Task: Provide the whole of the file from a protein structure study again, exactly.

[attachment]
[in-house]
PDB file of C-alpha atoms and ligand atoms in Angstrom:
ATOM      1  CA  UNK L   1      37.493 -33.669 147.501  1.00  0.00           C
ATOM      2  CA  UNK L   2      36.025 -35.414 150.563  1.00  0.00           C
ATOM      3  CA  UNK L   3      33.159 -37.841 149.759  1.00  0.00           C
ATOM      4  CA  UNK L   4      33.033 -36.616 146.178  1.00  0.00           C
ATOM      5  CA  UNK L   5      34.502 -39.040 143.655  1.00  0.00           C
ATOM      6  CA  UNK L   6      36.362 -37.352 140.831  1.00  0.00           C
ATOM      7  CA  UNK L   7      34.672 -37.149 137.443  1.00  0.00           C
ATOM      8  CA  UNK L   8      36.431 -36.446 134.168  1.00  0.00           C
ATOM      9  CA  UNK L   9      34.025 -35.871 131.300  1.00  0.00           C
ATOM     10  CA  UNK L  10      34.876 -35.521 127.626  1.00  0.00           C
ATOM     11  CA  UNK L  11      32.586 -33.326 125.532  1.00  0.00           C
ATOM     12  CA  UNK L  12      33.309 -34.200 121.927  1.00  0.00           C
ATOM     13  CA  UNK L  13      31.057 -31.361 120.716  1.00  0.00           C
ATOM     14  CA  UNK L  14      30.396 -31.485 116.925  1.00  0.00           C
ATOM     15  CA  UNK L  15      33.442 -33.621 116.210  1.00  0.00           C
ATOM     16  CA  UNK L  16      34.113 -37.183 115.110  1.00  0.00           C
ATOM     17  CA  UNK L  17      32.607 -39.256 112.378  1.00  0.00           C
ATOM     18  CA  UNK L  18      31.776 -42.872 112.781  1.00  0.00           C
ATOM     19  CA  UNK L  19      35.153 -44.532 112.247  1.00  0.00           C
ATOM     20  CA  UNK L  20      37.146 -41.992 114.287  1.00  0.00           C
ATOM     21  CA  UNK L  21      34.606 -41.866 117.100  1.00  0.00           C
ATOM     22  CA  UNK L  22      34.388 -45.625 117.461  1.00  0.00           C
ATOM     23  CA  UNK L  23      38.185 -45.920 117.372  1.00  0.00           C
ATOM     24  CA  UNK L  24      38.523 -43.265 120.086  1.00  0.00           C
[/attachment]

[in-house]
PDB file of C-alpha atoms and ligand atoms in Angstrom:
ATOM      1  CA  UNK L   1      37.493 -33.669 147.501  1.00  0.00           C
ATOM      2  CA  UNK L   2      36.025 -35.414 150.563  1.00  0.00           C
ATOM      3  CA  UNK L   3      33.159 -37.841 149.759  1.00  0.00           C
ATOM      4  CA  UNK L   4      33.033 -36.616 146.178  1.00  0.00           C
ATOM      5  CA  UNK L   5      34.502 -39.040 143.655  1.00  0.00           C
ATOM      6  CA  UNK L   6      36.362 -37.352 140.831  1.00  0.00           C
ATOM      7  CA  UNK L   7      34.672 -37.149 137.443  1.00  0.00           C
ATOM      8  CA  UNK L   8      36.431 -36.446 134.168  1.00  0.00           C
ATOM      9  CA  UNK L   9      34.025 -35.871 131.300  1.00  0.00           C
ATOM     10  CA  UNK L  10      34.876 -35.521 127.626  1.00  0.00           C
ATOM     11  CA  UNK L  11      32.586 -33.326 125.532  1.00  0.00           C
ATOM     12  CA  UNK L  12      33.309 -34.200 121.927  1.00  0.00           C
ATOM     13  CA  UNK L  13      31.057 -31.361 120.716  1.00  0.00           C
ATOM     14  CA  UNK L  14      30.396 -31.485 116.925  1.00  0.00           C
ATOM     15  CA  UNK L  15      33.442 -33.621 116.210  1.00  0.00           C
ATOM     16  CA  UNK L  16      34.113 -37.183 115.110  1.00  0.00           C
ATOM     17  CA  UNK L  17      32.607 -39.256 112.378  1.00  0.00           C
ATOM     18  CA  UNK L  18      31.776 -42.872 112.781  1.00  0.00           C
ATOM     19  CA  UNK L  19      35.153 -44.532 112.247  1.00  0.00           C
ATOM     20  CA  UNK L  20      37.146 -41.992 114.287  1.00  0.00           C
ATOM     21  CA  UNK L  21      34.606 -41.866 117.100  1.00  0.00           C
ATOM     22  CA  UNK L  22      34.388 -45.625 117.461  1.00  0.00           C
ATOM     23  CA  UNK L  23      38.185 -45.920 117.372  1.00  0.00           C
ATOM     24  CA  UNK L  24      38.523 -43.265 120.086  1.00  0.00           C